The MC of this “occasion” was Turner Classic Movies host Ben Mankiewicz, who proved to be funnier and faster with the off-the-cuff lines than I expected.  After informing us that the only two actors to be accepted for the 1955 class at the Actors Studio were Martin Landau and Steve McQueen – the two also starred together in the 1966 film Nevada Smith – Mankiewicz added: “Lest we think of Martin Landau as some kind of saint who never made mistakes, just remember that this was also the man who said no to the role of Spock on the original Star Trek, while saying yes to the role of J.J. Pierson in The Harlem Globetrotters on Gilligan’s Island. ”

Diane Ladd and Frances Fisher and the handsome young Mr Landau

Susie Landau quoted her mother Barbara Bain to describe her father: If you burrow deep into Marty Landau’s DNA, you will find the word “ACTOR.”

This set the tone for the evening, which was a celebration of the craft of acting and the life of the actor.  Two of the more unlikely (but still very touching) tributes were delivered by celebrity actors who were not close friends with Landau.

In fact, Hal Holbrook admitted that, in his 92 years, not only had he never worked with Marty Landau, he couldn’t recall ever meeting him.   But he felt compelled to attend because “Martin Landau represented what is really good about our people.  Whatever he was in, there was always something genuine and true about it.”  (Holbrook, who has been performing his one man show about Mark Twain since 1954, now seems – with his halo of white hair – to have completely merged with his character. I am hoping to see his “Mark Twain at 100” in the near future.)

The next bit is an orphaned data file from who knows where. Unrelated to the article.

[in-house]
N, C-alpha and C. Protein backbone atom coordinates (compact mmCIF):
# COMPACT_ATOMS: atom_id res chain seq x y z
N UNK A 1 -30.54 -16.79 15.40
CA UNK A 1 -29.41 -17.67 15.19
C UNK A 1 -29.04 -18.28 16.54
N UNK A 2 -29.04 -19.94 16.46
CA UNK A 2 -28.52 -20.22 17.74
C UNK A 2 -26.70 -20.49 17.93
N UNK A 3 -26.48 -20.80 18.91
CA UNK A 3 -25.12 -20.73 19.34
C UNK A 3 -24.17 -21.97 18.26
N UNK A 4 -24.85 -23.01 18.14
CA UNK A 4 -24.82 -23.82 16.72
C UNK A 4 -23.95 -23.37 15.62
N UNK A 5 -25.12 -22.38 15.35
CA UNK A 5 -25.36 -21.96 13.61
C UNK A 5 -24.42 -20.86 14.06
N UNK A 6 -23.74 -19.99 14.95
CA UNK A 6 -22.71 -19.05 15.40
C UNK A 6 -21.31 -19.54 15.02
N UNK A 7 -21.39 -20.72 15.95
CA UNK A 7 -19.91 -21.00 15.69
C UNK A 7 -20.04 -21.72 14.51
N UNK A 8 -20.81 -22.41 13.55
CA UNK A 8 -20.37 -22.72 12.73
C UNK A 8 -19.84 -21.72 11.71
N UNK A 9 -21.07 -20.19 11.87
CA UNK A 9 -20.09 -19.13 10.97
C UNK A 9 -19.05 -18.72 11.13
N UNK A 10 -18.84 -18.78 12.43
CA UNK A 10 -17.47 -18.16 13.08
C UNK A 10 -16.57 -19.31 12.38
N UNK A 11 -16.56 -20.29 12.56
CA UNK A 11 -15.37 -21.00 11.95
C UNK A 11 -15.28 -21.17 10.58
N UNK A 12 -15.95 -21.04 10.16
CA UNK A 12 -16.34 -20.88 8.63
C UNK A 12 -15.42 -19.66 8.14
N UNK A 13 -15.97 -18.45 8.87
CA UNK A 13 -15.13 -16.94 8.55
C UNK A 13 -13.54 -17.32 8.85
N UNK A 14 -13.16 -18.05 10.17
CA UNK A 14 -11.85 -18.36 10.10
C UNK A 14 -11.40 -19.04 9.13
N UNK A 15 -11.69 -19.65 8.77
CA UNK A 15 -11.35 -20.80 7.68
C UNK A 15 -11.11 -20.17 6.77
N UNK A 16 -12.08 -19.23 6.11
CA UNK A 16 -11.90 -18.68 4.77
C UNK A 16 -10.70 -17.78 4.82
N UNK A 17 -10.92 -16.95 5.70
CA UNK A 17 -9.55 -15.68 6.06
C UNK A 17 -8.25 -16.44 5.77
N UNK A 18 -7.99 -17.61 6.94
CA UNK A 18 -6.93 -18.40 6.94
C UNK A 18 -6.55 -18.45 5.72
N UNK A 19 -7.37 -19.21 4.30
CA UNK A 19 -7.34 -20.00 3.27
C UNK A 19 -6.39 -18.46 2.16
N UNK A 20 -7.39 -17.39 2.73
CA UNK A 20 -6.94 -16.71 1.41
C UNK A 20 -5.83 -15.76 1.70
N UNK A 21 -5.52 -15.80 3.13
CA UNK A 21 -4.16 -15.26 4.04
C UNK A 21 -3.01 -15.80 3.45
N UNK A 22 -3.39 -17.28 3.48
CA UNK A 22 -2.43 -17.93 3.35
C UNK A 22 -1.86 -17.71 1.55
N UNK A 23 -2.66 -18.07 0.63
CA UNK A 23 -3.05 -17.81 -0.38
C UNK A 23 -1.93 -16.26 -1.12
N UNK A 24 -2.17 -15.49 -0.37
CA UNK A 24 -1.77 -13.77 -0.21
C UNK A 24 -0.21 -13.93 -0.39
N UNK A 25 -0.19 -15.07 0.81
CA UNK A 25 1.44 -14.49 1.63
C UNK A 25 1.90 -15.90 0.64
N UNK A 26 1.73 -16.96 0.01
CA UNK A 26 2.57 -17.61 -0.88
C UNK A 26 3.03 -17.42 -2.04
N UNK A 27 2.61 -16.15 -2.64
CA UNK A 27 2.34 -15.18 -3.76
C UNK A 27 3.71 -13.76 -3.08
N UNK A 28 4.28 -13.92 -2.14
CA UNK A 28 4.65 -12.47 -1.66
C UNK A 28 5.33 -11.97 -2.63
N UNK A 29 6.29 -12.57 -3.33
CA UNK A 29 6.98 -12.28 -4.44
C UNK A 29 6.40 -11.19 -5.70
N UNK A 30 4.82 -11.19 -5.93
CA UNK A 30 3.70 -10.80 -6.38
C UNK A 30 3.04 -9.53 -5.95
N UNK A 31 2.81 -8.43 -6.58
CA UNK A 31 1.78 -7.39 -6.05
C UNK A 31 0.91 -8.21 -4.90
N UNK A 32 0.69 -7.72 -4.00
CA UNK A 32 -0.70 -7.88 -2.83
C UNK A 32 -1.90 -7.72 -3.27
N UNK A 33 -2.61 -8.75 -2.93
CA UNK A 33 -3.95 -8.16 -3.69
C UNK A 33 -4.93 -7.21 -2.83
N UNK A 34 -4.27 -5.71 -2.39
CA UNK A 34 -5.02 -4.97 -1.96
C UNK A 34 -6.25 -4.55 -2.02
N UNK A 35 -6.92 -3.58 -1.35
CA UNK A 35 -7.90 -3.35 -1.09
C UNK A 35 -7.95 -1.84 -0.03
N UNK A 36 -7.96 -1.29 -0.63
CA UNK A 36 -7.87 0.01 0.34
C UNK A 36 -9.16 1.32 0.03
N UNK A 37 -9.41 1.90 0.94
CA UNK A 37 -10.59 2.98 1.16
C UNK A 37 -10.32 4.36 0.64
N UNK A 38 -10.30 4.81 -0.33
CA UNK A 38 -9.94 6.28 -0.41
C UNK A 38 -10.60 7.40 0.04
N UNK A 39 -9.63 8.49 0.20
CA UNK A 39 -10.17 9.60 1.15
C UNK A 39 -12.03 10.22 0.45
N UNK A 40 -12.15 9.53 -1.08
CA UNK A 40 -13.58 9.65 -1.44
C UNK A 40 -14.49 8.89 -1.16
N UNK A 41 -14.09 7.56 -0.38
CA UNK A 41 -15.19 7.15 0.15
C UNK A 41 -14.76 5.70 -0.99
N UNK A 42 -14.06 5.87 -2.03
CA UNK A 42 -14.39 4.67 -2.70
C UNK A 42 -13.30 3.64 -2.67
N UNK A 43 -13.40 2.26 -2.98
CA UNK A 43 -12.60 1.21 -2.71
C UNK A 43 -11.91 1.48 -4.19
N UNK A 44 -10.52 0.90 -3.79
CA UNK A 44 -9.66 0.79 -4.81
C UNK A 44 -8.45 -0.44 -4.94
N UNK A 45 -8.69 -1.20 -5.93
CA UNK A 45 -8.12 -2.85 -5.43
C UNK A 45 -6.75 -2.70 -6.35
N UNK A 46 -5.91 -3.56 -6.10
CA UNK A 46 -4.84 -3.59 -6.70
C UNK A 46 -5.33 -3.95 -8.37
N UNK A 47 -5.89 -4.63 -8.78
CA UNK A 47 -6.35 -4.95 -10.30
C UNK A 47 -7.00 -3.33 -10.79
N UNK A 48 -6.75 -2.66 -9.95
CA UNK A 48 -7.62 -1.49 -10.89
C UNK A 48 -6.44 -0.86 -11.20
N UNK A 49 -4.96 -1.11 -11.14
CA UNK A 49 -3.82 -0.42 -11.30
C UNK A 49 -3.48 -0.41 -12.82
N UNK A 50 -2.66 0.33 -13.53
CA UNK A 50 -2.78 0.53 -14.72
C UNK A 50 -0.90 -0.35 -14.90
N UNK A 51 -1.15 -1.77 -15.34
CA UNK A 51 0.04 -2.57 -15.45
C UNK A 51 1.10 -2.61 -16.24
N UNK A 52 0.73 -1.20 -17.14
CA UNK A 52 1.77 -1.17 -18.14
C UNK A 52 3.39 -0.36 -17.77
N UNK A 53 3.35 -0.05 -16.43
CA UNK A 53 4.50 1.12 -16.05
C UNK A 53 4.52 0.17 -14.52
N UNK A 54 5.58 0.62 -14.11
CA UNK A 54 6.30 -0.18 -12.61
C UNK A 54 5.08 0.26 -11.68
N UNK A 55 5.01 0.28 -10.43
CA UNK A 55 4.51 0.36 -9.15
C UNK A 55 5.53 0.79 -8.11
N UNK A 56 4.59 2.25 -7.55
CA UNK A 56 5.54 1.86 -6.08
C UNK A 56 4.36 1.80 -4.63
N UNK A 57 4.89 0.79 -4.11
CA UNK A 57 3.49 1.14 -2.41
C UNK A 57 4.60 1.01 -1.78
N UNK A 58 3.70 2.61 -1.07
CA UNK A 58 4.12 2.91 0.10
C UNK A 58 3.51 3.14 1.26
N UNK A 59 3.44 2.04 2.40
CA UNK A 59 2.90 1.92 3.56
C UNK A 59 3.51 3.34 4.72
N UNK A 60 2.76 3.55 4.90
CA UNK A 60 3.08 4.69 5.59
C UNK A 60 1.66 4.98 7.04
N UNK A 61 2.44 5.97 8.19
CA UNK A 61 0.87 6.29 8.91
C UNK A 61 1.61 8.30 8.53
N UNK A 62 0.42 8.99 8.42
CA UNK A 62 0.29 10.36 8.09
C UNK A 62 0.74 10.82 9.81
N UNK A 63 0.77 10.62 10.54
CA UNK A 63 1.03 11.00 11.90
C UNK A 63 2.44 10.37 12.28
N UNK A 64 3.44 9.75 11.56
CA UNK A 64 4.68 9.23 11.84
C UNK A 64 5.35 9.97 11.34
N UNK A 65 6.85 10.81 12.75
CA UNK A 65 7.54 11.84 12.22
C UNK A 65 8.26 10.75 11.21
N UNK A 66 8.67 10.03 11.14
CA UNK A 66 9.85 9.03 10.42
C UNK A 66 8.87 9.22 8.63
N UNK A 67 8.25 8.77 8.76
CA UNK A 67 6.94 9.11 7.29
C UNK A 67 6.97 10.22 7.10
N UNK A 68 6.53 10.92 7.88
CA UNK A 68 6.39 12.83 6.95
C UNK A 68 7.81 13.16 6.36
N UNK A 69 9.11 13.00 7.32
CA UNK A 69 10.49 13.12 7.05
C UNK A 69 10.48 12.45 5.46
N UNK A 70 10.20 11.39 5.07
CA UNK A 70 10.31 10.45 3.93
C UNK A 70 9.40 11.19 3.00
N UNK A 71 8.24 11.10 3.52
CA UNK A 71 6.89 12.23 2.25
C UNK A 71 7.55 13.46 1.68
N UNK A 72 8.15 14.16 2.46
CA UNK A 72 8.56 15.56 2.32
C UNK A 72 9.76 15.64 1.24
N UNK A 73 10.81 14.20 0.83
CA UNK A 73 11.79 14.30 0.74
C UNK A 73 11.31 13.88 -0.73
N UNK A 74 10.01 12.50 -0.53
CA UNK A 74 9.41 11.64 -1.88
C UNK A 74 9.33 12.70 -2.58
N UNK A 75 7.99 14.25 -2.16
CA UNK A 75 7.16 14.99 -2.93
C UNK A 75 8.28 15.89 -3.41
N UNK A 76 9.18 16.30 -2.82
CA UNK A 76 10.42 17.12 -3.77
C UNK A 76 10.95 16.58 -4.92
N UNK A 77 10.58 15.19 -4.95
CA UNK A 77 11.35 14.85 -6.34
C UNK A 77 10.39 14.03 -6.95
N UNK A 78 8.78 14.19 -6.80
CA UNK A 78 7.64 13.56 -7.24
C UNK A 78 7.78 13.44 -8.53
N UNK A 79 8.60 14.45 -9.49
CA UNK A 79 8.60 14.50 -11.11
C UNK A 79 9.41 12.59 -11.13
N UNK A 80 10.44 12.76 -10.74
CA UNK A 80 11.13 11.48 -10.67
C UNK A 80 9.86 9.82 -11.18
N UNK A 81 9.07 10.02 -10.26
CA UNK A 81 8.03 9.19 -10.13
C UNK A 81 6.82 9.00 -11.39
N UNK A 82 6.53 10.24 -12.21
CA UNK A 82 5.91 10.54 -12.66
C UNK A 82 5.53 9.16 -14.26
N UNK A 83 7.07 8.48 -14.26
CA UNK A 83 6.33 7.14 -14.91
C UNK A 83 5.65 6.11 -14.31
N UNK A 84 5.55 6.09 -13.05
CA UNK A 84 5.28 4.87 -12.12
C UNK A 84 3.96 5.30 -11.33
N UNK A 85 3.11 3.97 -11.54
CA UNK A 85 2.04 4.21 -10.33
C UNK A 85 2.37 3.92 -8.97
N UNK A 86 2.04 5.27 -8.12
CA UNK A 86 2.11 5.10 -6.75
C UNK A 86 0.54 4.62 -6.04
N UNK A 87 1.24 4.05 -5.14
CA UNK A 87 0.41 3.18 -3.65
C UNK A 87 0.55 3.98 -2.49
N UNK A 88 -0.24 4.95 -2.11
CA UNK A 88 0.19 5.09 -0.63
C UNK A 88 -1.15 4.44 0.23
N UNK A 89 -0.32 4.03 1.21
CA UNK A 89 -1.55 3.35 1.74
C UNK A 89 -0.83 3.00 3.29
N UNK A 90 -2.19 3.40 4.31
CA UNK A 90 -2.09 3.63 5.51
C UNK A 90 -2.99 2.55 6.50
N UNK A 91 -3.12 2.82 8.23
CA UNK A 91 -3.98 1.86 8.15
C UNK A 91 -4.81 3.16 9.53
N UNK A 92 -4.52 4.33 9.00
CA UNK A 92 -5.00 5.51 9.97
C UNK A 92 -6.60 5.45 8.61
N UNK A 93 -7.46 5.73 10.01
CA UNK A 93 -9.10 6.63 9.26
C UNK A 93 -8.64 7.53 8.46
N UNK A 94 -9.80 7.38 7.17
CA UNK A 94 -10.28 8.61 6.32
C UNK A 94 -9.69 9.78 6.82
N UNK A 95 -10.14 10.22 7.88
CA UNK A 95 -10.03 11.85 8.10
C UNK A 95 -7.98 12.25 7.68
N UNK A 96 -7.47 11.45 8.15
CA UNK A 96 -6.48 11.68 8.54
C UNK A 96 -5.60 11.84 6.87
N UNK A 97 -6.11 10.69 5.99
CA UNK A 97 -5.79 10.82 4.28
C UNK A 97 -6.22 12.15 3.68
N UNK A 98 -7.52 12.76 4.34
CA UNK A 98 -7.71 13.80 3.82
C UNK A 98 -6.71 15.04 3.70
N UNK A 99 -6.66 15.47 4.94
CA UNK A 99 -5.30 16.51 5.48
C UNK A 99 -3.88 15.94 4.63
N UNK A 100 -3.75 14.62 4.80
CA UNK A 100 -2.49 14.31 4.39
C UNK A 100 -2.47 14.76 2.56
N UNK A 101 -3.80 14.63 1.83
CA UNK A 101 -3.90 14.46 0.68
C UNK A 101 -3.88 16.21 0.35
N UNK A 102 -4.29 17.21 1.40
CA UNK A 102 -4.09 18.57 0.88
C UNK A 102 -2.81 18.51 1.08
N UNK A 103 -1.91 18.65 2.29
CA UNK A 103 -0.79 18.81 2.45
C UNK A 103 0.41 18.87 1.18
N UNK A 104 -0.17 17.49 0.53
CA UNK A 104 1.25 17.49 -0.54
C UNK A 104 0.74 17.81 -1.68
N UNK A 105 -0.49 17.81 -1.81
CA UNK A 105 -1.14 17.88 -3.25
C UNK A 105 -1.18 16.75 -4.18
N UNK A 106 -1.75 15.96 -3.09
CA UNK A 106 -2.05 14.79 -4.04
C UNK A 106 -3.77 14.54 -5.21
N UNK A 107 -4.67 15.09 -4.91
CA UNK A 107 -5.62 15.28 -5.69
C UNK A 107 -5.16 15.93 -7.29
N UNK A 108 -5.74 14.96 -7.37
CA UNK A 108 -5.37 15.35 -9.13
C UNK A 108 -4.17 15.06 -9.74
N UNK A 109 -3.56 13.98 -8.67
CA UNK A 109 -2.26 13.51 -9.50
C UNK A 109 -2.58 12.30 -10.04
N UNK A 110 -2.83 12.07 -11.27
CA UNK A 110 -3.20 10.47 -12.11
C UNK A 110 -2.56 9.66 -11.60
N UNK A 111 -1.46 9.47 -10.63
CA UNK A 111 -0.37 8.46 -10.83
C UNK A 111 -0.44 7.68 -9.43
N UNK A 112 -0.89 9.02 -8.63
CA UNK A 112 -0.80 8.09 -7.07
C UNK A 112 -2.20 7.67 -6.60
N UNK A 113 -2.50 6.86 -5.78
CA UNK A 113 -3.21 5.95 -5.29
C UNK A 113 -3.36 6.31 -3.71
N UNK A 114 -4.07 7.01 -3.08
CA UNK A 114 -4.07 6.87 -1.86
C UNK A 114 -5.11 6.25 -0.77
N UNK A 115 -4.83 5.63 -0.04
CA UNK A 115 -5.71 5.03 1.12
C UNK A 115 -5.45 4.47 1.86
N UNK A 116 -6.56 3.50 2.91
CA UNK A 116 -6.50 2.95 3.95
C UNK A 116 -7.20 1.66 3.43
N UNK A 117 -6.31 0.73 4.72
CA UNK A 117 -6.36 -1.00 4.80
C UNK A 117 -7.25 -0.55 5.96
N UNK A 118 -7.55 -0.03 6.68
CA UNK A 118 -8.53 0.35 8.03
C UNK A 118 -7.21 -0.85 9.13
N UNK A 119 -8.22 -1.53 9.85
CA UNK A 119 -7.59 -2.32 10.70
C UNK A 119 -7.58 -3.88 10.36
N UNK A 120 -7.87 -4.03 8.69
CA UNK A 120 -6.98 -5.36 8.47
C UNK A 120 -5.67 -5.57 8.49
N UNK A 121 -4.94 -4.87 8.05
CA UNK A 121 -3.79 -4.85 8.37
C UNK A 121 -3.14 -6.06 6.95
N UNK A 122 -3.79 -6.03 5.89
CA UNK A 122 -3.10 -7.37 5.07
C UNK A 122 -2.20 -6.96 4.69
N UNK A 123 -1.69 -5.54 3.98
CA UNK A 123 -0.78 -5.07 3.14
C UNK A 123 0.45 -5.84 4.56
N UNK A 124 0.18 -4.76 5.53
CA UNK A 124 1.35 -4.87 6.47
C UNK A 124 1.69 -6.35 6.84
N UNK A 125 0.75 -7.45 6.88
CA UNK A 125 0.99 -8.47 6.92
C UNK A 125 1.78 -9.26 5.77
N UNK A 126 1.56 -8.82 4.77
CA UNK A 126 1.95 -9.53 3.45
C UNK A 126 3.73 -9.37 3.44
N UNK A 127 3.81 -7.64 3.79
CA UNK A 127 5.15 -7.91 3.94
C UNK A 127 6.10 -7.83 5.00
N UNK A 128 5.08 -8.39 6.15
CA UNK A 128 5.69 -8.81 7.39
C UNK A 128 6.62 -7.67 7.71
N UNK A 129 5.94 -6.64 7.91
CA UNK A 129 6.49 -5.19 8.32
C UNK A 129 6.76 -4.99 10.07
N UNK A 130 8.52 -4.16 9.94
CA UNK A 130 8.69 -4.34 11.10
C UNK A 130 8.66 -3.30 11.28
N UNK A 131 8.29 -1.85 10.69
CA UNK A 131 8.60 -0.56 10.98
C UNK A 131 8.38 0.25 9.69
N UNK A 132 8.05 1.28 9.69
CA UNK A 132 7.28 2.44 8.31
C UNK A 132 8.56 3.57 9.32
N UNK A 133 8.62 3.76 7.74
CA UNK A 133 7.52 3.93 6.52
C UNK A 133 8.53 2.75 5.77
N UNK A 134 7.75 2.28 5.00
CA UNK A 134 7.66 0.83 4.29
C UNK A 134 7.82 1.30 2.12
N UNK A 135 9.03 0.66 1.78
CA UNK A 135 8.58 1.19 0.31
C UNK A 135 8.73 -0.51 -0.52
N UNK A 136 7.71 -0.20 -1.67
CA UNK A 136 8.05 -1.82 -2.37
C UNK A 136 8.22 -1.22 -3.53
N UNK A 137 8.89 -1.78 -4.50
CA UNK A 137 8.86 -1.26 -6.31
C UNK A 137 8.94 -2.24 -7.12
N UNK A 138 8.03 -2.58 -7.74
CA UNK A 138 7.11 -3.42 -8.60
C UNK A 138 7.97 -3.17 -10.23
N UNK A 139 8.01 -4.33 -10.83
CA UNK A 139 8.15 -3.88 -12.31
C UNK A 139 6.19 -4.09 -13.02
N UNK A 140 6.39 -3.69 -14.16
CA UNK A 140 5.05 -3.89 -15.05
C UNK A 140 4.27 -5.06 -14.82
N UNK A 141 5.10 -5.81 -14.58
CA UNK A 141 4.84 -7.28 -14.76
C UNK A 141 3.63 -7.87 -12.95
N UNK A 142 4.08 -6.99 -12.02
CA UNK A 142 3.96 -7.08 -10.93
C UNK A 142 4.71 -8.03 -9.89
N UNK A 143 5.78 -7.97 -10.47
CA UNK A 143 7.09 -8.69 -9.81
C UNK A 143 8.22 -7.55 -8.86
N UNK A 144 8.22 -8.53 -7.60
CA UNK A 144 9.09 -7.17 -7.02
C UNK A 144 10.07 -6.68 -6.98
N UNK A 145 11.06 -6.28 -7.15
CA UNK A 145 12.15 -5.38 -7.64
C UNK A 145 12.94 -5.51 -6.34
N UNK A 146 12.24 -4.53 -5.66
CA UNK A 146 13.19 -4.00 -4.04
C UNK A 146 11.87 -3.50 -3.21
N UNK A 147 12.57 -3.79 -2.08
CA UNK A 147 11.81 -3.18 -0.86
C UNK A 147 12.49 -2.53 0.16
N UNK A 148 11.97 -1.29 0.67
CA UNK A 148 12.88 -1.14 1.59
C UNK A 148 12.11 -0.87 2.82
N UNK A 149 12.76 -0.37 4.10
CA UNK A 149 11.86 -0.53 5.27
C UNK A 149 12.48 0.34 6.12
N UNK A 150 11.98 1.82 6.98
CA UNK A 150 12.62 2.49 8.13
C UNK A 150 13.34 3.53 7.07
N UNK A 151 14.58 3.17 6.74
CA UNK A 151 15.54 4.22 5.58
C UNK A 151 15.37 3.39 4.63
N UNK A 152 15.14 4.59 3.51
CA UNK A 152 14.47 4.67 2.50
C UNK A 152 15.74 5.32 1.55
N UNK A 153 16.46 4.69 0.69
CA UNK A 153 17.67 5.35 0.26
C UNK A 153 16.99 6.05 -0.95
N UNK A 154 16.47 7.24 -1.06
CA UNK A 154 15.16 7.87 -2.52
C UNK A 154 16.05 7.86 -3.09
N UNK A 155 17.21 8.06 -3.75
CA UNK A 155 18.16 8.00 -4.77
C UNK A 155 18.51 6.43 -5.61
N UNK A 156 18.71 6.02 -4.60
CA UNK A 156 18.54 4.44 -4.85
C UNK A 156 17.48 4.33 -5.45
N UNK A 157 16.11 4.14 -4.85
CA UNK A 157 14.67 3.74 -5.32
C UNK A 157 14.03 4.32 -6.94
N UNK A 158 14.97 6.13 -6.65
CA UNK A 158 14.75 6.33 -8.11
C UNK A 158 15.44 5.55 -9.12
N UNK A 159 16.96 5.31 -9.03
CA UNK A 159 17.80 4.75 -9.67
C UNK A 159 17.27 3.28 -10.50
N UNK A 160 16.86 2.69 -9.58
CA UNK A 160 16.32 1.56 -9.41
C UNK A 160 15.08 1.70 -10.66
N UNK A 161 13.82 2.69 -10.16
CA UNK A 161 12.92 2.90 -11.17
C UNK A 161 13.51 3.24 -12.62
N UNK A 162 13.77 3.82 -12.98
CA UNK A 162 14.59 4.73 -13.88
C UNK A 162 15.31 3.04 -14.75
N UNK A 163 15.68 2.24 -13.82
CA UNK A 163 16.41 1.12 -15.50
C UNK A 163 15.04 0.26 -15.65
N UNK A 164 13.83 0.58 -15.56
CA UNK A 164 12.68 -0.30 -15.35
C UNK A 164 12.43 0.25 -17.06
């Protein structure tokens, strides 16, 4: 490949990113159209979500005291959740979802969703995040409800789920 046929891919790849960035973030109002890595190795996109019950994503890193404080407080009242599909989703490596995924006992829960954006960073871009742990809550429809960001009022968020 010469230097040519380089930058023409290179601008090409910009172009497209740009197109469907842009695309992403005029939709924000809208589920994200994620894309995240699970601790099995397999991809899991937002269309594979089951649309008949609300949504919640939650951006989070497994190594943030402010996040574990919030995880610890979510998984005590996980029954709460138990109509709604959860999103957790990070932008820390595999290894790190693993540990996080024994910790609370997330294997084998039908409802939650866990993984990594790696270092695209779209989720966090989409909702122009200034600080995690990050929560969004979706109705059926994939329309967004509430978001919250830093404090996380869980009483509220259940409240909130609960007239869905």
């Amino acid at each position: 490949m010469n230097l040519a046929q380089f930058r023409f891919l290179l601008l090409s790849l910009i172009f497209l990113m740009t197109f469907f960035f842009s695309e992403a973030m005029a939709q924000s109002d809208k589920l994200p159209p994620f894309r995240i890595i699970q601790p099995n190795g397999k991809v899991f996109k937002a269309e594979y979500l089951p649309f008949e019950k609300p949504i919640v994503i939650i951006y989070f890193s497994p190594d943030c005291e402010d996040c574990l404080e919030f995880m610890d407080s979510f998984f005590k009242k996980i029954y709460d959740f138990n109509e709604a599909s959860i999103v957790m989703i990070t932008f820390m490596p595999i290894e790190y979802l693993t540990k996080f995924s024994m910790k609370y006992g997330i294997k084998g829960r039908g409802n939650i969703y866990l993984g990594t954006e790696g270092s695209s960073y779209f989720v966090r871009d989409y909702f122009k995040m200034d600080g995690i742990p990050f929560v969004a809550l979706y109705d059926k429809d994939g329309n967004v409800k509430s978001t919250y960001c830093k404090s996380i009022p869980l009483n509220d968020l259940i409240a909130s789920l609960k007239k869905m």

Jon Voigt – not just Angelina Jolie’s dad but an A-List actor again thanks to Ray Donovan – also never worked with Landau and freely admitted that he didn’t know why he was there.  “I had to come as a show of respect,” he said. “I just admired the way he carried himself, and the way his personal generosity carried over to his roles.  He made me want to be a better person and a better actor.  I feel that again tonight,  being here in this room.  When I leave here tonight, I want to be a better person because of Marty.”

Landau with his wife and TV co-star Barbara Bain

Landau’s 65 years as an actor had many highlights.  In the early ’50s, there was his close friendship with the mercurial James Dean and his acceptance by The Actors Studio.  In the late ’50s, there was the beginning of his acting career on stage, screen and TV.  This section concluded with his supporting role in Alfred Hitchcock’s masterpiece North by Northwest.  But this did not lead to his being offered more great movie roles.  His next role in a major movie was in the disaster Cleopatra with Liz Taylor and Richard Burton.  Instead it resulted in a slew of guest-starring roles on TV shows, culminating with his starring role as Rollin Hand, “The Man of a Thousand Faces,” on the original Mission Impossible.   This ran on Sunday evenings from 1966-69,  171 episodes, and it cemented Landau’s status as a pop culture icon.  It’s also where he met his wife, Barbara Bain, with whom he would have two daughters.  (Ben Mankiewicz reminded the audience that, while Marty and Barbara were both nominated for 3 Primetime Emmys, Barbara won each time while Marty lost each time; “that third time must have been a bloodbath when they got home,” Mankiewicz joked.)